Wherefore art though AP?
The Associated Press doesn’t have the (huge) overhead of printing a physical paper. That cost is eaten by AP members -- namely, newspapers. So why hasn’t the AP taken the lead in the digital revolution? After all, as a wire service, they actually kinda sorta predicted the internet before it happened. But the AP been shrinking instead of expanding. Why?
Well, if you ask Dean Singleton, chairman of AP, he’ll blame copyright law. Art Brodsky at the Huffington Post sees flaws in this, and I do too. Copyright law has nothing to do with it.
Copyright, copyleft, or copymiddle?
I'll come back to the AP, but first, let's talk about copyrights. Let me preface this discussion by saying that you could describe my personal views on copyright law as “information freeganism.”
Maybe it’s my background in science, which relies on the free flow of information. Or maybe it’s my background as a writer. (Although some people try to sweep this fact under the rug, art also relies heavily on sharing information.) I tend to hold an idealistic view that people should create content, and once that information is created, it should be freely shared. The problem with that, clearly, is that if information is free, who will make it? Well, I think we should pay for the creation of content, not the access to it. Yes, there are problems with that too, like, how do you determine the value of content before it is given to the public? But I don't have to have all the answers yet, do I?
You can see why it's called copyleft, right?
I'm not quite copyleft, I'm more Creative Commons. (And not just because the White House embraces it.) The wonderful thing about Creative Commons is that it's an opt in or opt system -- what you want done with your work is totally up to you.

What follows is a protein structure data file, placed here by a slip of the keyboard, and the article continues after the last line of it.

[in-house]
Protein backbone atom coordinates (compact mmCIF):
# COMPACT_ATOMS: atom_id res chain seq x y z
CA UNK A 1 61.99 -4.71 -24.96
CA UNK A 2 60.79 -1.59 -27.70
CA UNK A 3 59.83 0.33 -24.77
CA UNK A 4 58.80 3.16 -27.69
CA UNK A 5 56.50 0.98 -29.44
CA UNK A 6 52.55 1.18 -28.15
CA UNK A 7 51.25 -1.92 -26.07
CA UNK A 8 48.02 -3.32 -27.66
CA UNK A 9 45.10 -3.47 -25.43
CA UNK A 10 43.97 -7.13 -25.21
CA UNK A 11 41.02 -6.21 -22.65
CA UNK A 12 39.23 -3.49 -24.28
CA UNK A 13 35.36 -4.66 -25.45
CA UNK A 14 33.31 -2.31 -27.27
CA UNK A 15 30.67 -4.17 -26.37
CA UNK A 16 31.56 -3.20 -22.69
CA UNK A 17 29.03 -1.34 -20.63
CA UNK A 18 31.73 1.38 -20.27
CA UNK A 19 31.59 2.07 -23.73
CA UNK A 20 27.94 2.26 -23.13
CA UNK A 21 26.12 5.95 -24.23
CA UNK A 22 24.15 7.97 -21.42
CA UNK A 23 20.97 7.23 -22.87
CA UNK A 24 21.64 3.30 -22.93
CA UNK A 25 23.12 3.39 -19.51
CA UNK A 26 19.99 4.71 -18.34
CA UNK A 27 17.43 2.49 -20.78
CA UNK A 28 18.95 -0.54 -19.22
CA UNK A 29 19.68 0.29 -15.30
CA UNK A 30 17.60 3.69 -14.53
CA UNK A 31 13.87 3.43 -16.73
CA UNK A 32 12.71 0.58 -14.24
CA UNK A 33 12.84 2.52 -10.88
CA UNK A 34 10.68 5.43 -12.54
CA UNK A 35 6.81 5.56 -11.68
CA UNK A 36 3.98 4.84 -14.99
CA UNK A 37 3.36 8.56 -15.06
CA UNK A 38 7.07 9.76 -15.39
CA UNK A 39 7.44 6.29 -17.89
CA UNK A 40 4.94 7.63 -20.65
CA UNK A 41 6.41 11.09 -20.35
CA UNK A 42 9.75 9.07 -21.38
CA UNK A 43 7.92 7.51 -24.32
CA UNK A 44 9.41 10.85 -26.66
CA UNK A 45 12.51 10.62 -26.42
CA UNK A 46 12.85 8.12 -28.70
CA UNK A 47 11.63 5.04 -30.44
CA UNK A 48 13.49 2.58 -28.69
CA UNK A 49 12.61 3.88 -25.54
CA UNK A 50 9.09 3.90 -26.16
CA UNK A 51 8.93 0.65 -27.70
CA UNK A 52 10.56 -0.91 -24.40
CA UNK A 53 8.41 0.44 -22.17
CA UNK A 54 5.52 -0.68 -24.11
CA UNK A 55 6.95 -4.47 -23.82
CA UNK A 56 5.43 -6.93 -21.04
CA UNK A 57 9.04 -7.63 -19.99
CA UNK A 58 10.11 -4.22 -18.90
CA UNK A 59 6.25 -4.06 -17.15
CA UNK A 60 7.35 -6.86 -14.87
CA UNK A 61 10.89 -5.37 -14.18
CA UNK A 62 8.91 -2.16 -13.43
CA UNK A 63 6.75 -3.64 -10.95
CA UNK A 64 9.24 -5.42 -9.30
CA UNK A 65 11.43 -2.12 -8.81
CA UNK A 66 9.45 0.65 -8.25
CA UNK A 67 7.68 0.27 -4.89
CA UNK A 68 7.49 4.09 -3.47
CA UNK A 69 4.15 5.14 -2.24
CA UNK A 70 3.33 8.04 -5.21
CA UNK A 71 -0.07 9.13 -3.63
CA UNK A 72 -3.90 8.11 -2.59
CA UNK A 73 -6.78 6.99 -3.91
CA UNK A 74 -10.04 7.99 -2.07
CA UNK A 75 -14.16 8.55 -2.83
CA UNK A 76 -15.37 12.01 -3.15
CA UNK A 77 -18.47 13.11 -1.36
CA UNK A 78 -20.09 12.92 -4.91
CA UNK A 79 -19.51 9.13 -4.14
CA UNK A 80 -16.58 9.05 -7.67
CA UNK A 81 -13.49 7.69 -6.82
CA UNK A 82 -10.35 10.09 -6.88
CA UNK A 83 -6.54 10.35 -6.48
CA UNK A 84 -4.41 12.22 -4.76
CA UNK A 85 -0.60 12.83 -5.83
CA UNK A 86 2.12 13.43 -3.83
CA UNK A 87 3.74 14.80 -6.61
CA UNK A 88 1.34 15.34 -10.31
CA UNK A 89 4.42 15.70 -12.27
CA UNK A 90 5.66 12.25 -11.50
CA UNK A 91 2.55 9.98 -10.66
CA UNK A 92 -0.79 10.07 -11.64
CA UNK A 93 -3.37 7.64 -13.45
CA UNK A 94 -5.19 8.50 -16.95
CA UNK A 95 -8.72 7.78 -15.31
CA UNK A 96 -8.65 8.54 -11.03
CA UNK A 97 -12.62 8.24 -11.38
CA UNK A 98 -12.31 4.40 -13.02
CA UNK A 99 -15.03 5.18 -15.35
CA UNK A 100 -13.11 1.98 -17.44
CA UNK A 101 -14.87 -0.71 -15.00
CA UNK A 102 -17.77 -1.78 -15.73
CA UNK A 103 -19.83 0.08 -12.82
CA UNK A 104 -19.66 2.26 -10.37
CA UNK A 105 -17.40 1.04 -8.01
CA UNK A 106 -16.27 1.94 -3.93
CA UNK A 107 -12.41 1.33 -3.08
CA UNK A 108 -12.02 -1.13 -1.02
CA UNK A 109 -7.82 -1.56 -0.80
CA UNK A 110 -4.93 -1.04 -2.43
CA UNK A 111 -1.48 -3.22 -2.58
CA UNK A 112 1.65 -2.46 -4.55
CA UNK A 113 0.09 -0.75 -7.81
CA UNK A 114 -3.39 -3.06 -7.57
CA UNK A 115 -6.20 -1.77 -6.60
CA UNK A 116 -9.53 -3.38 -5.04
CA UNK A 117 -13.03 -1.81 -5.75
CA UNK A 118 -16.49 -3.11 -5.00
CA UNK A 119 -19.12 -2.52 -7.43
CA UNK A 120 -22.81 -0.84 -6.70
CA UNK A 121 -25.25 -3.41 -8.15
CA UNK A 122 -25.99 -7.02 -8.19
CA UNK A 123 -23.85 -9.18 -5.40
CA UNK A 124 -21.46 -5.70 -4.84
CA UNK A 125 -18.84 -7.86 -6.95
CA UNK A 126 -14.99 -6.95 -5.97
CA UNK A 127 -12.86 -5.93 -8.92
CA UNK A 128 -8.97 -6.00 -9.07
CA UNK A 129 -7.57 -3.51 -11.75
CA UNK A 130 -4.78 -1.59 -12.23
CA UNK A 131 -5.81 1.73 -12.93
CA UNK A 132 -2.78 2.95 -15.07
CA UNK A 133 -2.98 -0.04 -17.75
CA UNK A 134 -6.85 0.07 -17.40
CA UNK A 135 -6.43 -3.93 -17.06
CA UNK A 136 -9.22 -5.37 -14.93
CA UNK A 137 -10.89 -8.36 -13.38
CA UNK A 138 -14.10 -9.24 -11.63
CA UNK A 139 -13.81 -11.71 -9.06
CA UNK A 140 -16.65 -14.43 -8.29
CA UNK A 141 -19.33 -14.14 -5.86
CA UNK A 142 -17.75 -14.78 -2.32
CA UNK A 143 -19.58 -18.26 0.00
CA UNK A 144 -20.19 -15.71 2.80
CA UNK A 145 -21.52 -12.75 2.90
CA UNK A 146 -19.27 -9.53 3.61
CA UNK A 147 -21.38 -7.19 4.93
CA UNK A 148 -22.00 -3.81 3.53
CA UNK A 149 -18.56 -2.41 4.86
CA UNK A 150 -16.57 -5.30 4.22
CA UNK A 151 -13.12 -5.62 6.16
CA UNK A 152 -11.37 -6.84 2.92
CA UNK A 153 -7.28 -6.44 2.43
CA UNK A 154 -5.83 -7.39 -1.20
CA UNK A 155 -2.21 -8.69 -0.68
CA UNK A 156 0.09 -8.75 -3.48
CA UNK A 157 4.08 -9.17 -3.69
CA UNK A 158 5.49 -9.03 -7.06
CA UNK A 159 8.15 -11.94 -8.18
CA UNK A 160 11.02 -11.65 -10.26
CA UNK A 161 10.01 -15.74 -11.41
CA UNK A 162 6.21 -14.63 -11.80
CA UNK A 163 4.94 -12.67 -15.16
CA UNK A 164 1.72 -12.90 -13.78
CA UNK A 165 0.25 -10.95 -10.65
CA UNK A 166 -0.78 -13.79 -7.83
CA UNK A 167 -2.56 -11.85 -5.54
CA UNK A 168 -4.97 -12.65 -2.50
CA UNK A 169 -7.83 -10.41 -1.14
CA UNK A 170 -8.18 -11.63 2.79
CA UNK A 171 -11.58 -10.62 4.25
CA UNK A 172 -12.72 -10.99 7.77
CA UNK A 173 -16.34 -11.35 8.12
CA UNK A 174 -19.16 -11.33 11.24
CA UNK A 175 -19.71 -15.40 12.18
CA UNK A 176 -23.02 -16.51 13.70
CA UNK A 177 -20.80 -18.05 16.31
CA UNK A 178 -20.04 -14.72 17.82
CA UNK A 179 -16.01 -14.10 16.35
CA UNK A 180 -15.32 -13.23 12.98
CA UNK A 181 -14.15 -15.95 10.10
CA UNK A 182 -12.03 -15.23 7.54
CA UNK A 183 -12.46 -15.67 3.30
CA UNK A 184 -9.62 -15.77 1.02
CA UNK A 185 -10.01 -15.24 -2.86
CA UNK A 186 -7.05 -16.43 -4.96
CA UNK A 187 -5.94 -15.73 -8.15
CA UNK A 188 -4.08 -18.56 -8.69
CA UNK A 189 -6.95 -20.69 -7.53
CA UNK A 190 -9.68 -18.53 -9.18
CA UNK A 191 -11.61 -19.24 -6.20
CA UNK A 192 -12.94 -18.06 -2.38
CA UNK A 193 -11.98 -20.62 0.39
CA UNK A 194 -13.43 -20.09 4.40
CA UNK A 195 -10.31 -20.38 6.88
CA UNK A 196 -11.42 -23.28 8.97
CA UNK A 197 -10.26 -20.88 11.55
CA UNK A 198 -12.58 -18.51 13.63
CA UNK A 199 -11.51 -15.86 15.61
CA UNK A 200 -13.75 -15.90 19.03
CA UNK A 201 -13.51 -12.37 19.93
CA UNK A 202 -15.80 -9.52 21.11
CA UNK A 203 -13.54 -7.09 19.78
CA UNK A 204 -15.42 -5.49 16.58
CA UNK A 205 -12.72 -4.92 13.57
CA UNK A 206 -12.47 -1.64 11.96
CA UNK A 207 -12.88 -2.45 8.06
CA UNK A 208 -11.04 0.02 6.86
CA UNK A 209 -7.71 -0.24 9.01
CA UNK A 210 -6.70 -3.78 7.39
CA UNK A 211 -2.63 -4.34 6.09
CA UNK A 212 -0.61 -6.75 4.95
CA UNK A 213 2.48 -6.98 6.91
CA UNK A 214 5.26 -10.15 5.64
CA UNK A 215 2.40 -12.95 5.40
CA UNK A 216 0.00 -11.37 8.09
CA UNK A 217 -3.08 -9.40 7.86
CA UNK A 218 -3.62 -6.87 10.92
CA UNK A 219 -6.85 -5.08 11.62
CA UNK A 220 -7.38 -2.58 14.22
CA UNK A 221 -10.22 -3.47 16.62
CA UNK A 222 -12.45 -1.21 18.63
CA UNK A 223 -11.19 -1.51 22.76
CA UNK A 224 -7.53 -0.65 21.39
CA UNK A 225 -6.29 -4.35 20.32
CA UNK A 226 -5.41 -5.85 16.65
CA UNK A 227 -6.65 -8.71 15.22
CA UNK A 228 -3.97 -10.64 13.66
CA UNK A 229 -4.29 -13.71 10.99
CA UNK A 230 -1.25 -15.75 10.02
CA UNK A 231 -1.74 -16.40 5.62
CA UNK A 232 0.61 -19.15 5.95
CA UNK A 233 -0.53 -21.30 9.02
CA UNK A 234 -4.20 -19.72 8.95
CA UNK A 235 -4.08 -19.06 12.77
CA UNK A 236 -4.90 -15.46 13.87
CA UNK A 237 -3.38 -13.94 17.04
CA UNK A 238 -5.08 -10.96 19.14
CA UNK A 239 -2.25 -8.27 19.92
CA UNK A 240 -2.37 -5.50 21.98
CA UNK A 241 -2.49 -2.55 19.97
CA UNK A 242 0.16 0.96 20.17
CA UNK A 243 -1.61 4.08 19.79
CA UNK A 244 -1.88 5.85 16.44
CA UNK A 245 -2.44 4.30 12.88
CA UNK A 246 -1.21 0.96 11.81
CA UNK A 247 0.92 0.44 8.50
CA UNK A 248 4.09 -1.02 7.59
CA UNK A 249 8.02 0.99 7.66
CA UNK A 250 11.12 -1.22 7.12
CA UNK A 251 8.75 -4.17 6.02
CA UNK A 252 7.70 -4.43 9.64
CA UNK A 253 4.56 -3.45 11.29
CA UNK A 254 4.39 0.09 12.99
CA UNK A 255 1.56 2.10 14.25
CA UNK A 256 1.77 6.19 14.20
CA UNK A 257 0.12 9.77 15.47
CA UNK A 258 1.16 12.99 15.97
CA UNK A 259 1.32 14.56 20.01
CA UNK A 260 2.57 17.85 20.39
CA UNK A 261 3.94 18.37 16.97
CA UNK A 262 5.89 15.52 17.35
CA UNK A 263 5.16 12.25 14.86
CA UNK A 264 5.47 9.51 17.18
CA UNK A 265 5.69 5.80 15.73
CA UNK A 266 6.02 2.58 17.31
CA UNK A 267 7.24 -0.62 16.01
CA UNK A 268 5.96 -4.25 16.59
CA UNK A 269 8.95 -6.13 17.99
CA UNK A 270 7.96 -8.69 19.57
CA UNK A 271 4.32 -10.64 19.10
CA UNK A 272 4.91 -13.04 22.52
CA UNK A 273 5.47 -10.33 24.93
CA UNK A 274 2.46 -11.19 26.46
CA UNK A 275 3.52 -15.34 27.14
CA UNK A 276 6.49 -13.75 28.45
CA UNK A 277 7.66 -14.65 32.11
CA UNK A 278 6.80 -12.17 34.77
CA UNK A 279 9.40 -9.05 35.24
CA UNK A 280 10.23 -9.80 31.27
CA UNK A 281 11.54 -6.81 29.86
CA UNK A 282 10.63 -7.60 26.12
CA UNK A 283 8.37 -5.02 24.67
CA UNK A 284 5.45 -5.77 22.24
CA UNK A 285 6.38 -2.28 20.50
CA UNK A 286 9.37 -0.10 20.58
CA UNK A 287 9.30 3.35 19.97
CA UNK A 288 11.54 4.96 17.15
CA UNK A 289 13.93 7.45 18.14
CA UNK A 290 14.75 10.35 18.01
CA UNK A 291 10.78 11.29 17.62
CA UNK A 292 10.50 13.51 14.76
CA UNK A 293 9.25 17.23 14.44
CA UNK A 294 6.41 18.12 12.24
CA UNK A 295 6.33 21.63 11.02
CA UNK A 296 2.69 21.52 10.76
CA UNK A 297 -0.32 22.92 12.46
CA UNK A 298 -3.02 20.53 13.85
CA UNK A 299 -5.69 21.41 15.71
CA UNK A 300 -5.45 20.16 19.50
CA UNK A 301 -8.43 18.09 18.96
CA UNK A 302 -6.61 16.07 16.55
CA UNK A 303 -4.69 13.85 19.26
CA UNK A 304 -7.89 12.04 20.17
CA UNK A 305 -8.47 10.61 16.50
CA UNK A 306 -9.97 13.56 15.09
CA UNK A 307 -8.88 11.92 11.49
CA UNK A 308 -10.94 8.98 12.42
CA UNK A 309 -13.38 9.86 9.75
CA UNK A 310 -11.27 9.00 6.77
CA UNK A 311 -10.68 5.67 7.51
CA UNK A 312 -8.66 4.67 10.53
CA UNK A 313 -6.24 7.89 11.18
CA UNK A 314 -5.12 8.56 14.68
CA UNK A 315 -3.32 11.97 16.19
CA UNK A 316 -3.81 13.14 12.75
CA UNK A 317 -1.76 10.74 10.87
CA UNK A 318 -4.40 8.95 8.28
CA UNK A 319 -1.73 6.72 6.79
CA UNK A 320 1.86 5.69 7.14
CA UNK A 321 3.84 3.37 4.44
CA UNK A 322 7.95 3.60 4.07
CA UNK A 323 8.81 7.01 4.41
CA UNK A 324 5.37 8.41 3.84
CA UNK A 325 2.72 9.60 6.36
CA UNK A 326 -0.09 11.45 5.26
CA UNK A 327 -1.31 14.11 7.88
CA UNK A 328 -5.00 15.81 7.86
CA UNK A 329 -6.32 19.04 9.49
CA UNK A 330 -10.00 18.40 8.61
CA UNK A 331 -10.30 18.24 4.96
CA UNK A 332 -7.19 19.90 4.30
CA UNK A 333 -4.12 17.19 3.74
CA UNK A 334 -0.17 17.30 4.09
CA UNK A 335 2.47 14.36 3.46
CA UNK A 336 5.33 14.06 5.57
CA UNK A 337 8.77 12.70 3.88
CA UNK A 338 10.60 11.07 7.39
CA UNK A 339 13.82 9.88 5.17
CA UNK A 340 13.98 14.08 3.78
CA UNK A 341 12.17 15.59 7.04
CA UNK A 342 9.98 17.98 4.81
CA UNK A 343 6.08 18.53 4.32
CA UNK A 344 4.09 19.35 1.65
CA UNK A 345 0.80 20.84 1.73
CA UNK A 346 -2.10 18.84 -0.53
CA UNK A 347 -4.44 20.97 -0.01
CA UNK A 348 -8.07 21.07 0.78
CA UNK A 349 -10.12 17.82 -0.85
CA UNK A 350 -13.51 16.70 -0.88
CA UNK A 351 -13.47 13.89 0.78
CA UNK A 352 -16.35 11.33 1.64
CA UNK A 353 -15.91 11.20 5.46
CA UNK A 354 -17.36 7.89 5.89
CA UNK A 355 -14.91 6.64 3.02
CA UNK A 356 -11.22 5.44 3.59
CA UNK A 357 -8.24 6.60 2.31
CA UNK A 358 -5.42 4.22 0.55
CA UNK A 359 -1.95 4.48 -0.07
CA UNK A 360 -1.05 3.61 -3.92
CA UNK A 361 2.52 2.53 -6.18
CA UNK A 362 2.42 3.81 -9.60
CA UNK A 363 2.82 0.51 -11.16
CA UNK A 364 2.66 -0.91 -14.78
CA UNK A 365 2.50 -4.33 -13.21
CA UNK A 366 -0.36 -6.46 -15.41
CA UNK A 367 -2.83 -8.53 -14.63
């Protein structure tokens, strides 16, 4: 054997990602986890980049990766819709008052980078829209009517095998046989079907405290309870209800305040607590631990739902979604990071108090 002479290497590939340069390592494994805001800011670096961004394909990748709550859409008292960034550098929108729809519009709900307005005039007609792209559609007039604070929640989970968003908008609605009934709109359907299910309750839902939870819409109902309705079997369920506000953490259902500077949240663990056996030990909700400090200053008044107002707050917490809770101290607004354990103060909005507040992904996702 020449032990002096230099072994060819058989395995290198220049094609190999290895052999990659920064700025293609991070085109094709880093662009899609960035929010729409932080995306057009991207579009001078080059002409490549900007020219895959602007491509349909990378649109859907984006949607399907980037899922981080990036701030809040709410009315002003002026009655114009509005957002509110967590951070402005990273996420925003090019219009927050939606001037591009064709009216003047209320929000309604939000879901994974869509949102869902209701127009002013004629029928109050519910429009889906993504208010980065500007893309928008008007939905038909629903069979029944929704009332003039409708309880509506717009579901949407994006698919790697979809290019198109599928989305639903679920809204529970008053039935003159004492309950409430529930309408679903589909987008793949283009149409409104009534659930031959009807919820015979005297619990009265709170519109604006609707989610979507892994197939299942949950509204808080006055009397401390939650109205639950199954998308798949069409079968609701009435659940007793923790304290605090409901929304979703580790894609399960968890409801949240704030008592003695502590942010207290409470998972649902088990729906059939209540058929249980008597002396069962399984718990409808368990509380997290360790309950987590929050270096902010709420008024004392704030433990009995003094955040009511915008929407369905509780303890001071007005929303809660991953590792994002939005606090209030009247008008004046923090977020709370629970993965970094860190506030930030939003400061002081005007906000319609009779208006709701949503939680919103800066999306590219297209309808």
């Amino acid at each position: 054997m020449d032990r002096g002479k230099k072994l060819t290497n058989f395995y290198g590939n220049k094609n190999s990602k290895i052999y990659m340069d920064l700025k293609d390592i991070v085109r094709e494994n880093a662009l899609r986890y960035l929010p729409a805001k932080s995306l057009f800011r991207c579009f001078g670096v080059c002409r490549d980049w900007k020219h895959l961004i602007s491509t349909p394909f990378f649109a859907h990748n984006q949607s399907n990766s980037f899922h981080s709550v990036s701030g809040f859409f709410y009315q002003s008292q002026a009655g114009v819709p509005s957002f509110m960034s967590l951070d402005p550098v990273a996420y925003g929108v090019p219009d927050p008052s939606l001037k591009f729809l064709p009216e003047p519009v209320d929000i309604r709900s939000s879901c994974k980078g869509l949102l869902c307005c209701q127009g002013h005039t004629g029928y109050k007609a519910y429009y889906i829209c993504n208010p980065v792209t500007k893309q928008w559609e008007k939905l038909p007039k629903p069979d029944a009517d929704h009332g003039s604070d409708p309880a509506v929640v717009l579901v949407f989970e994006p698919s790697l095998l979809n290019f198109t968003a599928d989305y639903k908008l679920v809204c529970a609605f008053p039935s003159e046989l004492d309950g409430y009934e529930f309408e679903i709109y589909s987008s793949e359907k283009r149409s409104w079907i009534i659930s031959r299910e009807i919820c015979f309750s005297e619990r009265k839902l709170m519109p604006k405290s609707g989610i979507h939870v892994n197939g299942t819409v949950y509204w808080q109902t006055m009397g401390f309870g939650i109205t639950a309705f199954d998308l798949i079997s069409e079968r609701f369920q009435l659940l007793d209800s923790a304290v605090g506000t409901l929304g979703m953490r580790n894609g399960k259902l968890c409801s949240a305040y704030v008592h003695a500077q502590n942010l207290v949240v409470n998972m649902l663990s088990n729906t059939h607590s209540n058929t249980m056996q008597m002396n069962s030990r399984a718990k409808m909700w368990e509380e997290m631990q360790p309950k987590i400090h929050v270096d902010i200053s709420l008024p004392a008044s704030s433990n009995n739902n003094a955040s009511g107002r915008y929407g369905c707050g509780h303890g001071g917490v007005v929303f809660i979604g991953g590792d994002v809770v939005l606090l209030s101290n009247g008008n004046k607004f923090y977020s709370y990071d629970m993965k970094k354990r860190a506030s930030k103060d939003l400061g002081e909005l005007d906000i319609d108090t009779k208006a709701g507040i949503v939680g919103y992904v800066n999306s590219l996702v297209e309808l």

Last week during the Conference on World Affairs I live-blogged a panel called “Who owns the Creative Commons?” A mathematics professor, a Hollywood screenwriter, a technology blogger and sci-fi author, and a web-radio producer/musician debated internet copyright law.
Some of the points raised are relevant to Brodsky’s criticism of the AP:
- Sanjoy Mahajan said that ideas are not the same as physical objects. Sharing them doesn’t take anything away from the person who originally had them. The original purpose of U.S. copyright law was to promote the progress of ideas, not hinder it.
- For some, like Andy Inhatko, creation is fundamentally different from sharing or modifying. (It takes more moaning and groaning.)
- Ultimately, society (not AP, not Napster) will collectively decide how copyrights will work on the web.
What the AP distributes are not just creative works (yes, I think that reporting is a creative process, so I will refer to it as a creative work), but are also ideas – namely, information and analysis about the world. I think it is necessary for people to cite and reference them...often. You simply cannot discuss an event without referring to a description of it, and in that sense reproducing a news article qualifies as fair use.